Dog Breast Cancer Symptoms

Dog breast cancer is common among middle-aged, unspayed dogs, but can also be acquired by males or spayed females. However, risk is dramatically reduced for females spayed before the age of 2.

Symptoms of Breast Cancer

Breast cancer usually appears as a lump or multiple swellings in the mammary glands, located along your dog's stomach, each with its own nipple. Tumors can usually be felt when inspecting your dog for lumps as long as you run your hands along her stomach. The lumps usually feel like large pieces of gravel under the skin, very hard and difficult to move, and they grow quickly, doubling in size monthly.

About half of tumors that appear in your dog's mammary glands are benign. The other half are malignant. It's often easy to tell the difference when feeling them because benign tumors are usually smooth, round and slow-growing. Malignant tumors often grow much more rapidly and exhibit abnormal shape, firm attachment to skin and possible bleeding or ulceration.

If detected early enough, there are few secondary symptoms; however, with all types of cancer, there is a risk of spreading to other tissues, which would cause additional symptoms depending on where it spreads. The best way to prevent this is regular wellness checks to identify new lumps that appear on your dog.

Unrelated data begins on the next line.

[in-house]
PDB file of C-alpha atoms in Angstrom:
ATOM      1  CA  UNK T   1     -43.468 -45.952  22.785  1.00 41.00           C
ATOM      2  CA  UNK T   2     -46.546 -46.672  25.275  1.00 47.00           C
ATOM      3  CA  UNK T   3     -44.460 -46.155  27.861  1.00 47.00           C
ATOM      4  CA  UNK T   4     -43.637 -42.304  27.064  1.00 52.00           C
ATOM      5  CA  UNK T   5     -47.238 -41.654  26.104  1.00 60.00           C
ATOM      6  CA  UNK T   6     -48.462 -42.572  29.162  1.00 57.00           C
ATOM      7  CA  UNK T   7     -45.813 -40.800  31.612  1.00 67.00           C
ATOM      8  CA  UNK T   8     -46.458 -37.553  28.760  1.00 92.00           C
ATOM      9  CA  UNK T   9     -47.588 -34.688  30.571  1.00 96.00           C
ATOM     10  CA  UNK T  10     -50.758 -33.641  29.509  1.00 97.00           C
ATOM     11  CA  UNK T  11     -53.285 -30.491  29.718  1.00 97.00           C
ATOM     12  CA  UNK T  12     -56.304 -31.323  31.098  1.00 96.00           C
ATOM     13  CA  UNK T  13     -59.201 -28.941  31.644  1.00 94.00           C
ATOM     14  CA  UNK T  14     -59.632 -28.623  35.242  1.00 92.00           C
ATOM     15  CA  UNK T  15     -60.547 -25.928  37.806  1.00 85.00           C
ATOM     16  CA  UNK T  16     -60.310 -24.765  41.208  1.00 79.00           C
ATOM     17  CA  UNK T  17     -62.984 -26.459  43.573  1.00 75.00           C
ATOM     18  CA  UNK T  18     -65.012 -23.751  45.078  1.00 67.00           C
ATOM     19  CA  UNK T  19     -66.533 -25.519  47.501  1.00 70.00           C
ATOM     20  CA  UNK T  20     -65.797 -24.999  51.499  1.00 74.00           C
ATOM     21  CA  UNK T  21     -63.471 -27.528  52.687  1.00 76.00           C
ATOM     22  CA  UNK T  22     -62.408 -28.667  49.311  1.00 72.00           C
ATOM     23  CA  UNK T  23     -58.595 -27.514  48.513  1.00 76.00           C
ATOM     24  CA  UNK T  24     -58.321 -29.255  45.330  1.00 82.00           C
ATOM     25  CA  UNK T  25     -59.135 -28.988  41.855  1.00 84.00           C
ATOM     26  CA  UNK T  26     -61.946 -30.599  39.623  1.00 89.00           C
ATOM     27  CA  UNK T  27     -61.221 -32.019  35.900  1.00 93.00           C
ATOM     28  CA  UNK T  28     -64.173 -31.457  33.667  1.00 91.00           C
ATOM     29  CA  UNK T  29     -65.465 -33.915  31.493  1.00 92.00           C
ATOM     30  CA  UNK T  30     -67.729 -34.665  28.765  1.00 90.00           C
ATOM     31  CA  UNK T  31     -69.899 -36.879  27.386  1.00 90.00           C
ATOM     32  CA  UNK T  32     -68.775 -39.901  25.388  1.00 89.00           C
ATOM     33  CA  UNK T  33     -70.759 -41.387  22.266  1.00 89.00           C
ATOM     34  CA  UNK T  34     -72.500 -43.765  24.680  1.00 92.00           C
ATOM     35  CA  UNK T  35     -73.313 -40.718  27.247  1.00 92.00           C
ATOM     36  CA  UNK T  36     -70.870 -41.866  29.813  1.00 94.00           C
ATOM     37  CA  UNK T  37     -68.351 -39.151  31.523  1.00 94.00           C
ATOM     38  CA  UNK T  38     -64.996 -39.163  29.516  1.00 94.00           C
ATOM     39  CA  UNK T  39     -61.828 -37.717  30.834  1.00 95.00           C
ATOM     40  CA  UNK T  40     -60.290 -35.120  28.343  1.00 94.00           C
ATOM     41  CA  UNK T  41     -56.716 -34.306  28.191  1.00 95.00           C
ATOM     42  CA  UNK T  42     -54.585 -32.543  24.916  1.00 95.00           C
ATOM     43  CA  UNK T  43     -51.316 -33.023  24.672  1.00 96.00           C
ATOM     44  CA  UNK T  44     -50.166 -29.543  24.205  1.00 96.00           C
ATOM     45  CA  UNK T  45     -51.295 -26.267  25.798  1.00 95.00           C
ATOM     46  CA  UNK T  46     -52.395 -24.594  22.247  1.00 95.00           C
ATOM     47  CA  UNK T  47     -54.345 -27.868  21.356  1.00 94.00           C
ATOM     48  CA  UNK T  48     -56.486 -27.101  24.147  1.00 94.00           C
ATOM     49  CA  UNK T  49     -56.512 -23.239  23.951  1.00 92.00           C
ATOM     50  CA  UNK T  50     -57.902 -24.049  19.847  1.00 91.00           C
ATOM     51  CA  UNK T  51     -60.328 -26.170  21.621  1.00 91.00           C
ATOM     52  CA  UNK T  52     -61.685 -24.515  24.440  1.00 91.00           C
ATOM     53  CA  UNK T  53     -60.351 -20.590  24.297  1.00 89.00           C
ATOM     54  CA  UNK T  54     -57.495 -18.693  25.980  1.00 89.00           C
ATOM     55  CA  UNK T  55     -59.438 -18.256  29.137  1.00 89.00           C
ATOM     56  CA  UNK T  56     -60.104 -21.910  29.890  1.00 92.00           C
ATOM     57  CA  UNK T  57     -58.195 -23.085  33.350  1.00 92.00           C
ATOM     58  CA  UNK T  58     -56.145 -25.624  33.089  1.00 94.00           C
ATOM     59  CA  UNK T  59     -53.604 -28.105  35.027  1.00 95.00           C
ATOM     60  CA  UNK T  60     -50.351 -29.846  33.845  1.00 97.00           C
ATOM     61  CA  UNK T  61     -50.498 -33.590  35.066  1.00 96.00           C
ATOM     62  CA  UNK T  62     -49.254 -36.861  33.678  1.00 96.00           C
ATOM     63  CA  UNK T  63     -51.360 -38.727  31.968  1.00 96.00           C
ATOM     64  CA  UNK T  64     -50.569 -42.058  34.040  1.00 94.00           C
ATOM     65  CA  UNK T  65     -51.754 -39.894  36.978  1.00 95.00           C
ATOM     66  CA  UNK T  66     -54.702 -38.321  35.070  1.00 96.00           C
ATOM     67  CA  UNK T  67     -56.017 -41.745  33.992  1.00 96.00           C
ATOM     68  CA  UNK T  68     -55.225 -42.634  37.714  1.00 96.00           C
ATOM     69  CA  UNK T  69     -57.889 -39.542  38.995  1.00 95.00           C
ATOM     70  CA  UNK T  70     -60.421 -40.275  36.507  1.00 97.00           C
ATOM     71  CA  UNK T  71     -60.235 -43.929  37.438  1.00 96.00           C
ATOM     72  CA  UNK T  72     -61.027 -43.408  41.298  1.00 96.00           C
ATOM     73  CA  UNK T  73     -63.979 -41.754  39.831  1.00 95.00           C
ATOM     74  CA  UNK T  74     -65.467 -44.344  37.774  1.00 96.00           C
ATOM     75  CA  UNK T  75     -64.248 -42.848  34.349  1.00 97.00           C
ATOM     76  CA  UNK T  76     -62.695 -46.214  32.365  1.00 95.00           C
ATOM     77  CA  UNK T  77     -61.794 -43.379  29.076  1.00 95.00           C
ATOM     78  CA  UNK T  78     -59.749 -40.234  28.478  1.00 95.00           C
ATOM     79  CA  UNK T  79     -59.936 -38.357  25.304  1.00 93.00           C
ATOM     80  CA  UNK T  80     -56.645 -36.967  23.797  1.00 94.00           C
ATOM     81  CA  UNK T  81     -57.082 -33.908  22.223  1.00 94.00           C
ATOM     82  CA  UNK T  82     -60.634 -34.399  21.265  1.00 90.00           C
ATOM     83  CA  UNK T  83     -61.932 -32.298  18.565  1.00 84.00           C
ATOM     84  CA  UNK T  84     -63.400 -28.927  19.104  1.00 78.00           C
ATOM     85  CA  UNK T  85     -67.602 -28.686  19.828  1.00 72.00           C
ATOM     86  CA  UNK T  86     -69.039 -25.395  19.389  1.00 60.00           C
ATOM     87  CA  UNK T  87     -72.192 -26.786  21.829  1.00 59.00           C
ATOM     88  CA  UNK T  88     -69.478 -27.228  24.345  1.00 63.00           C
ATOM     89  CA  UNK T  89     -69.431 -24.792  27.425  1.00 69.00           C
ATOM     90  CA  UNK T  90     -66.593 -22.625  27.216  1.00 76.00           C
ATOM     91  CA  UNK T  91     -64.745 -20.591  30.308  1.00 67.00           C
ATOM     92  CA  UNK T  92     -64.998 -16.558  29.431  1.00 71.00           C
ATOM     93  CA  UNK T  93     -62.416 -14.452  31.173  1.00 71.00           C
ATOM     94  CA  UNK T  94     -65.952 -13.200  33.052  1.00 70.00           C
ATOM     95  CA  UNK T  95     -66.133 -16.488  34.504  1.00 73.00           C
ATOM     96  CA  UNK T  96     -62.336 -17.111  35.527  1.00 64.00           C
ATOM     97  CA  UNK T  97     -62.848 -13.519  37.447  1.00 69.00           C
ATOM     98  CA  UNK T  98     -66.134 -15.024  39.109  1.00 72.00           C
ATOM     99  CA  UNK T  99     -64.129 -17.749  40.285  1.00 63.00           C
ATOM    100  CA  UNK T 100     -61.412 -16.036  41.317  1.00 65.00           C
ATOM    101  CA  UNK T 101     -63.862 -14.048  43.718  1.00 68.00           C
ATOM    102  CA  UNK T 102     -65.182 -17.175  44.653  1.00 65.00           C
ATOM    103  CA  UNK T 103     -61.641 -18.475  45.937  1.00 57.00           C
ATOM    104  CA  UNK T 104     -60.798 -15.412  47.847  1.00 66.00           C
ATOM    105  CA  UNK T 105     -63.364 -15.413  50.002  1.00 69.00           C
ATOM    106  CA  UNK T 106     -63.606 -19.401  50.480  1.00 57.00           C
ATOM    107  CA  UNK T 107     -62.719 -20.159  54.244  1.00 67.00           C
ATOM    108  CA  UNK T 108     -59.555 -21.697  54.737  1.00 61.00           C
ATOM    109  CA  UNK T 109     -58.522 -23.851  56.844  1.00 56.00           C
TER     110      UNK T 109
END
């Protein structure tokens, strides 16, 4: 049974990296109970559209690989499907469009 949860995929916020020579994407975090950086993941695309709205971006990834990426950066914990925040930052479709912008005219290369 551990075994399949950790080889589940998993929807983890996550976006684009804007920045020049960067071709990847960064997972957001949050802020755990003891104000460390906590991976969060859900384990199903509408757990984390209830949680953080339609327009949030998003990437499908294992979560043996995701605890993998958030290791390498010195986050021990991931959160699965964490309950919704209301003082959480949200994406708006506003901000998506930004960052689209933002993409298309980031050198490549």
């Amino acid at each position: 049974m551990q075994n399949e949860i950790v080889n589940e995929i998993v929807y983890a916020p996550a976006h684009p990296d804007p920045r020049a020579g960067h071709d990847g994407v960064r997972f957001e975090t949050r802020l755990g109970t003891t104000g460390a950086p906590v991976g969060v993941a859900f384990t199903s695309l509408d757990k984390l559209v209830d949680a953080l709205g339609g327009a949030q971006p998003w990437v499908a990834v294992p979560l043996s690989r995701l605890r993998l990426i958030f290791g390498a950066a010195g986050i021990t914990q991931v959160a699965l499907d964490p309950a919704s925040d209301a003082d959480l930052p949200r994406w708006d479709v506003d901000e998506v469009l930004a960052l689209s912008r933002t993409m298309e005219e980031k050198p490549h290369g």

However, you can't be sure if the tumor is malignant without a veterinarian biopsy. This can be done with a thin aspirator needle or removal and study of the entire tumor.

Treatment of Breast Cancer

Radiation and chemotherapy have not been widely used or researched for canine breast cancer. Radiation may be used occasionally to ensure removal of the tumors and chemotherapy to ensure that it hasn't spread, but surgery is the most commonly used treatment.

If detected early, the tumors can generally be removed easily since they are so close to the skin. Often, this will require removal of all mammary glands, which is not as serious in dogs as a mastectomy in humans. Dogs usually return to full activity around two weeks after surgery. If the dog has not yet been spayed, many veterinarians will also spay the dog to reduce future occurrence.

In older dogs, surgery is not always recommended.

Prevention of Breast Cancer

Most occurrences of breast cancer can be easily prevented by spaying your female dog. A dog that is spayed before her first heat has a .05 percent chance of contracting breast cancer. After the first heat, the risk increases to 8 percent and after the second heat to 26 percent. Thus, early spay is the most important piece of prevention.

Risk of spreading can be decreased significantly with early detection so identify how your dog's mammary glands feel when they are normal and check regularly for new lumps.

While breast cancer is a serious illness, risk can be greatly reduced with prevention and can be treated easily with early detection. Be aware of changes to your dog's mammary glands and immediately consult your veterinarian should you notice a lump.